As we near the December conference in Copenhagen, we are starting to see a flurry of activity around climate change in the United States. Yesterday, the Senate began to debate the Kerry-Boxer bill (officially, the Clean Energy Jobs and American Power Act, S.1733).
The three days of hearings kicked off on Tuesday (video) with Senators Barbara Boxer (D-CA) and John Kerry (D-MA) introducing and discussing their bill before the Senate Committee on Environment and Public Works. Yesterday’s hearing featured many of the Obama administration’s heavyweights, including: Energy Secretary Steven Chu, Transportation Secretary Ray LaHood, and Interior Secretary Ken Salazar. The committee also heard from Federal Energy Regulatory Commission Chairman Jon Wellinghoff and EPA Administrator Lisa Jackson.
Although the discussion focused mainly on economic and environmental concerns, Senators Kerry and Boxer did address the national security implications of climate change and our reliance on foreign oil, as well as linking security considerations to our economic and environmental interests. In his statement for the record, Senator Kerry stated that “climate change and our dependence on foreign oil are a threat to our national security.” (pdf) According to Kerry, their bill would increase America’s economic power through green energy innovation and thus help us compete internationally.
“When the starting gun sounded on the clean energy race, the United States stumbled,” Energy Secretary Chu told the committee. “But I remain confident that we can make up the ground. When we gear up our research and production of clean energy technologies, we can still surpass any other country.”
Both Senators Boxer and Kerry emphasized the dangers of relying heavily on foreign sources of oil. Senator Boxer said that we should utilize “home-grown American energy rather than foreign oil from countries who don’t like us.” Meanwhile, Senator Kerry told the committee that it is a greater risk to send four billion dollars a year to other countries that do not have our best interest at heart than it is to invest in new technologies.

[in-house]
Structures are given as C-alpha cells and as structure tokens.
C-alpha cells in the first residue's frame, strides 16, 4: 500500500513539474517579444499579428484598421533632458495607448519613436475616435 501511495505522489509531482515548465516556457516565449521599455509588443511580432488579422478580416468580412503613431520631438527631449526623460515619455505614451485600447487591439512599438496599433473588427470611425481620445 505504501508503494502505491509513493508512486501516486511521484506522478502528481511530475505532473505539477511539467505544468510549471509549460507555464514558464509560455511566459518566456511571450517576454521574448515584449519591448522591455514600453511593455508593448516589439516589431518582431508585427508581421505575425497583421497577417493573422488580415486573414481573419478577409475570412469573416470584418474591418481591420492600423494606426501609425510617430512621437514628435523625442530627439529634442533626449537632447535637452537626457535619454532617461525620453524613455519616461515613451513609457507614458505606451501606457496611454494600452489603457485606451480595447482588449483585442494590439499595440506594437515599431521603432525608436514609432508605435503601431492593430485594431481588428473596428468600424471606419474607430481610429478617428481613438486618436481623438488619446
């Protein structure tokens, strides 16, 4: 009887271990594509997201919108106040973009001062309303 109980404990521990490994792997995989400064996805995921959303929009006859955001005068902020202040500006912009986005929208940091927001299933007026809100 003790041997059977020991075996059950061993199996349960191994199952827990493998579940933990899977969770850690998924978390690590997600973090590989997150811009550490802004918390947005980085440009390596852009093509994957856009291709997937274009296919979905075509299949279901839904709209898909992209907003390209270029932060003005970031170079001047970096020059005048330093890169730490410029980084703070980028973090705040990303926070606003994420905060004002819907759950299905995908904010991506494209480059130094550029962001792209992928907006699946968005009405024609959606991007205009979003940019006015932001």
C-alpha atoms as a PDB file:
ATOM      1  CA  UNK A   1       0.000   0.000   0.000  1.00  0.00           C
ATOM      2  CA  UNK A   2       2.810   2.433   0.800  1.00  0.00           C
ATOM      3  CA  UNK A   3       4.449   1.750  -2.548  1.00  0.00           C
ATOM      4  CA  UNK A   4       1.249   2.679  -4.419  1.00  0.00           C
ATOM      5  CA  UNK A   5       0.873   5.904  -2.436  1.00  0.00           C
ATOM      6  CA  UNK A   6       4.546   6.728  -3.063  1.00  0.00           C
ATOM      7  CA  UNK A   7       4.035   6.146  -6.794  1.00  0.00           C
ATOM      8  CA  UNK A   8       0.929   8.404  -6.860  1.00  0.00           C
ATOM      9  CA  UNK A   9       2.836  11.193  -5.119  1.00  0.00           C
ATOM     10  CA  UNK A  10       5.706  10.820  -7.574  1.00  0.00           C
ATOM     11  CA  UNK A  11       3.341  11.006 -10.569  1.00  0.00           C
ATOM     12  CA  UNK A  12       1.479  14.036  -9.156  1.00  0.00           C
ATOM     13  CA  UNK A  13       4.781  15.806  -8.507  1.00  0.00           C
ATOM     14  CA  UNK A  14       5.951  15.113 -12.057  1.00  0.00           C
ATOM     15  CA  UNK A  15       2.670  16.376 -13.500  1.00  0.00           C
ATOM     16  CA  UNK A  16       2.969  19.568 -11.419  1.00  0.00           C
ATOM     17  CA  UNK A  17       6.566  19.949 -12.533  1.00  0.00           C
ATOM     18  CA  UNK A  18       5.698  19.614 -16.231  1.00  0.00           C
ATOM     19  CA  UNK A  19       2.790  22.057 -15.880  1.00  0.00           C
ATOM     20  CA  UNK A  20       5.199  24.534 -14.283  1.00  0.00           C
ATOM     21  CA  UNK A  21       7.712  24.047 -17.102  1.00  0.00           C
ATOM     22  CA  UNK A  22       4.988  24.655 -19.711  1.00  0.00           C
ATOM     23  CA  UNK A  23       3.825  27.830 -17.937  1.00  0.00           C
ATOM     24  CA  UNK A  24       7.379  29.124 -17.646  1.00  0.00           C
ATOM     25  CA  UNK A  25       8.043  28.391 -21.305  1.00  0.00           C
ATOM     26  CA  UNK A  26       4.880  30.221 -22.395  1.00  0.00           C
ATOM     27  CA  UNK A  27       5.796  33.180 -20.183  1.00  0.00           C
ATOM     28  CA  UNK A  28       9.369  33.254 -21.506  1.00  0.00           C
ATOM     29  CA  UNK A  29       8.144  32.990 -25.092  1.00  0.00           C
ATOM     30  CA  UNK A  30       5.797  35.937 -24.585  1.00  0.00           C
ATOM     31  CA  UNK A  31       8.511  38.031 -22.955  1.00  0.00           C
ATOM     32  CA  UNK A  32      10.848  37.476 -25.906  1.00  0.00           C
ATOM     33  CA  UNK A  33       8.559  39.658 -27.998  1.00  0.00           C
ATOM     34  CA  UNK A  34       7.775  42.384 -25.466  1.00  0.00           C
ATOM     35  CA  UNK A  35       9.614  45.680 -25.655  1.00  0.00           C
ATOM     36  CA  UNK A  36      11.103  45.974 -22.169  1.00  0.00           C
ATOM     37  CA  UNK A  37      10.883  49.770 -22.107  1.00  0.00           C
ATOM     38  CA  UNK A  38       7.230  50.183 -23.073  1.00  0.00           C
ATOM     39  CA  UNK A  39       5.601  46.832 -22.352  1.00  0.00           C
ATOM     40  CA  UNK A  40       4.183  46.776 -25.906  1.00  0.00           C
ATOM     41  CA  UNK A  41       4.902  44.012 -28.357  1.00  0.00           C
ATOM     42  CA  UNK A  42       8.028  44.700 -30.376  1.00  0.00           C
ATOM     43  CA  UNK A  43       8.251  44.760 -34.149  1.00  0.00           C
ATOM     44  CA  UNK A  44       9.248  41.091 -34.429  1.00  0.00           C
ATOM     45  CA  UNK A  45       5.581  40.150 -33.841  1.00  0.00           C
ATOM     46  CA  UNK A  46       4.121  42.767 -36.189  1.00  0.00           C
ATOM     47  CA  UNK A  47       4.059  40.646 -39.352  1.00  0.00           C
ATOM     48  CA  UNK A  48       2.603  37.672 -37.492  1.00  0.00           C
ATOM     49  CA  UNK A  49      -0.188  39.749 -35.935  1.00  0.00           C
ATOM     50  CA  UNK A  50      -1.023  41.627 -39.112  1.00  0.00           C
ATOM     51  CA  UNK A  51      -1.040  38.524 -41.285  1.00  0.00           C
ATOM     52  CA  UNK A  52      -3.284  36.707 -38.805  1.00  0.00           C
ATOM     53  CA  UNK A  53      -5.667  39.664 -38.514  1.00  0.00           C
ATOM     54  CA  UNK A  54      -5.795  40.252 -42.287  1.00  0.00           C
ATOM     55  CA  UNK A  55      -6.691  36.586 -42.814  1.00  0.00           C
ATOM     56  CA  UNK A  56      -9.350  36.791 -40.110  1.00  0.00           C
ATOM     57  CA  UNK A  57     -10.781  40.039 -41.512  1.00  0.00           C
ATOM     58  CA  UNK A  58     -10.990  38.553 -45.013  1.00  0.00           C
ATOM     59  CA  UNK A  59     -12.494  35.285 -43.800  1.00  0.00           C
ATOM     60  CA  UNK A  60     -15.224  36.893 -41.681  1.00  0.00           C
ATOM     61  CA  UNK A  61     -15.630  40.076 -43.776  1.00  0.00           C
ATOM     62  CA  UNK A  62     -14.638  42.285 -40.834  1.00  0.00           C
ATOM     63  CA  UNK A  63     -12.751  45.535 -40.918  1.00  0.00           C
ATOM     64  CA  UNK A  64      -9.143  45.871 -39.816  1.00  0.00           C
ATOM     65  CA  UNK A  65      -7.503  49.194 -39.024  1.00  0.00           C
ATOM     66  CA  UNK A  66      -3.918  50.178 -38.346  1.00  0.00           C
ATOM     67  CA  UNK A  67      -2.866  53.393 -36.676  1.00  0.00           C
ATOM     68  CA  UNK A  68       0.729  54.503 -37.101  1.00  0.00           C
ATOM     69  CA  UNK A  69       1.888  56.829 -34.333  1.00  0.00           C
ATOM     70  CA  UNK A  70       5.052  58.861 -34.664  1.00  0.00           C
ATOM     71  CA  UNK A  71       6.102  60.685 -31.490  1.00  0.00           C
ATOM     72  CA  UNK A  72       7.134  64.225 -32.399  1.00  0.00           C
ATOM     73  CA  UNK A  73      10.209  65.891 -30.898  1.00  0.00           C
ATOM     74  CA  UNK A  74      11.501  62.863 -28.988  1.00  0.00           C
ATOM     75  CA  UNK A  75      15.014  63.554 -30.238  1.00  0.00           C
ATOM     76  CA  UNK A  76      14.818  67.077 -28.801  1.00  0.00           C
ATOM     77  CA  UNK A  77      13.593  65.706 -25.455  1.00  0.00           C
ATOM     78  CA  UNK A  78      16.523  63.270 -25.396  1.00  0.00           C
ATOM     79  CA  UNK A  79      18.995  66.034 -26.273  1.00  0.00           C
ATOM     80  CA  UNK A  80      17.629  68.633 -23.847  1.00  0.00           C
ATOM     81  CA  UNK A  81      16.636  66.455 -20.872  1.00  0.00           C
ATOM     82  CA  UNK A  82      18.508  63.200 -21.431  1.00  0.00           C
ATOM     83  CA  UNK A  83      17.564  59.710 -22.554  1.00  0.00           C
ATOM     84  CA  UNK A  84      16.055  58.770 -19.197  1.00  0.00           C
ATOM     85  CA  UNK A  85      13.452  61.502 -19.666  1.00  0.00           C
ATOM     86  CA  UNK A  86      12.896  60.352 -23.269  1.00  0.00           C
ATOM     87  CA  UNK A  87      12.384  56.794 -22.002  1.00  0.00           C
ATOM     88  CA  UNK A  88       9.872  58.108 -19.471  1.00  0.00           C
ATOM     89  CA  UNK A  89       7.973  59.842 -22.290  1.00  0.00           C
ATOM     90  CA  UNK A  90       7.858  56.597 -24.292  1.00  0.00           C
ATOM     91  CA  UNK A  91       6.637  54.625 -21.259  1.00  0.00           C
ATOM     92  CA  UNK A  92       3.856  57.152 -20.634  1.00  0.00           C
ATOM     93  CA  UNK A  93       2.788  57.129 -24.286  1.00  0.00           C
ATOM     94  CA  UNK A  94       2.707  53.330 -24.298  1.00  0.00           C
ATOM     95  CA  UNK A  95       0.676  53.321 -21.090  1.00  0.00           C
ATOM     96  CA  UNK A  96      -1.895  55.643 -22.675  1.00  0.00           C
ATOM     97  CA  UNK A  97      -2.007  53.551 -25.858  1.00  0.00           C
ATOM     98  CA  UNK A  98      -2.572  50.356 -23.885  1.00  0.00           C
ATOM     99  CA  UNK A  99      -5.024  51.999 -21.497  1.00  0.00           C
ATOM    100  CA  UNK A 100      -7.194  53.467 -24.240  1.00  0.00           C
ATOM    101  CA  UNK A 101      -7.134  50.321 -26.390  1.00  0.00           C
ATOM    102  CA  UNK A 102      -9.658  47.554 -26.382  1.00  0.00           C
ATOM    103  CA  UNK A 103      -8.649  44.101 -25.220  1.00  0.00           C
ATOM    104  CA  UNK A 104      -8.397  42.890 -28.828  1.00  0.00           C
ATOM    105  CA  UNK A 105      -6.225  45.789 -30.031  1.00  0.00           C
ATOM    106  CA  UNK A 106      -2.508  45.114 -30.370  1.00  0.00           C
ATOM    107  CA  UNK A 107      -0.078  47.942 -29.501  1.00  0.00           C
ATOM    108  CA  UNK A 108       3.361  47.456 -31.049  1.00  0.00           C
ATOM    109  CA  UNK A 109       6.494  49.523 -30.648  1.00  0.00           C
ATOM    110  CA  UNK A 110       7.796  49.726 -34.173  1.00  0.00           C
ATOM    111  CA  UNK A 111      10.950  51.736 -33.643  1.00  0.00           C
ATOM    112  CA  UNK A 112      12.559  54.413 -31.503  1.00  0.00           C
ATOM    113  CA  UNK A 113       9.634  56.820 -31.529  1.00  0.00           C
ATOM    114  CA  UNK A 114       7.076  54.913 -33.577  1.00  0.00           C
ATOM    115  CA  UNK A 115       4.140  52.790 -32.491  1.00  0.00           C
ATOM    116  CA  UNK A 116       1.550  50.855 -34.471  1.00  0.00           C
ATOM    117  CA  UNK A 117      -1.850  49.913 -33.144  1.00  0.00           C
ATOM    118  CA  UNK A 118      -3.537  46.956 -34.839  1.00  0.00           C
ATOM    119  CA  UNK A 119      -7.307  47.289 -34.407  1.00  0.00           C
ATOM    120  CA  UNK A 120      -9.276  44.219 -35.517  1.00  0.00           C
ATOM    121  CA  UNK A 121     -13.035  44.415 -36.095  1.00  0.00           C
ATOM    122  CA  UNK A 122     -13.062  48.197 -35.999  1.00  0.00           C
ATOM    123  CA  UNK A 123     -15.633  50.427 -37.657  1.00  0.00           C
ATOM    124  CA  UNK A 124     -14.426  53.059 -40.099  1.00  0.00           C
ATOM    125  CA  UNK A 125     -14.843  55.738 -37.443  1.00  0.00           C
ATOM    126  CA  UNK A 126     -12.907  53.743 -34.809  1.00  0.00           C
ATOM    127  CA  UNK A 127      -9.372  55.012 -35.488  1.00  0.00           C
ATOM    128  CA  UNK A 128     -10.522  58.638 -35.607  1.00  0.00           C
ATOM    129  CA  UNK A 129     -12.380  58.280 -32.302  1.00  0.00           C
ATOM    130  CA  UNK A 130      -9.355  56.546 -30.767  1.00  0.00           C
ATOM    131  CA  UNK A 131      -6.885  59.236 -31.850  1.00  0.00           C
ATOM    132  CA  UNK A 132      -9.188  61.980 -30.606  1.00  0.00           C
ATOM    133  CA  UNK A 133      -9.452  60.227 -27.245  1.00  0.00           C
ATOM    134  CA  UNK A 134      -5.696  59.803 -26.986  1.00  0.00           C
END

Senator Klobuchar (D-MN) concurred, stating that America should be supporting our farmers rather than the oil cartels by encouraging biofuels and preventing climate change. Senator Alexander (R-TN) agreed that dependence on foreign oil was detrimental to our national security, but remarked that this bill did not address the correct problem set. According to Alexander, we should be using electric cars and building nuclear plants to reduce our dependence on oil rather than subsidizing unworkable technologies.
Today the committee will hear from a variety of stakeholders in the public and private sectors, including representatives from Google, the Virginia Manufacturers Association, Western Business Roundtable, the City of Philadelphia, and the California Association of Sanitation Agencies. The witness list itself offers a look at the cross-cutting nature of climate change’s impacts. The committee will also hear from retired Senator John Warner (R-VA) who has recently looked at the security implications of climate change. It should be another interesting day on the Hill.
In the meantime, while you’re waiting for day two of the hearings to start, you may be interested in this recently released National Academy of Sciences report on how we can modifying our household behavior as an achievable, near-term practice to help reduce greenhouse gas emissions.
Photo: The Senate Committee on Environment and Public Works continues debating the Kerry-Boxer bill this morning on Capitol Hill for day two of the scheduled three days of hearings. Courtesy of flickr user wallyg.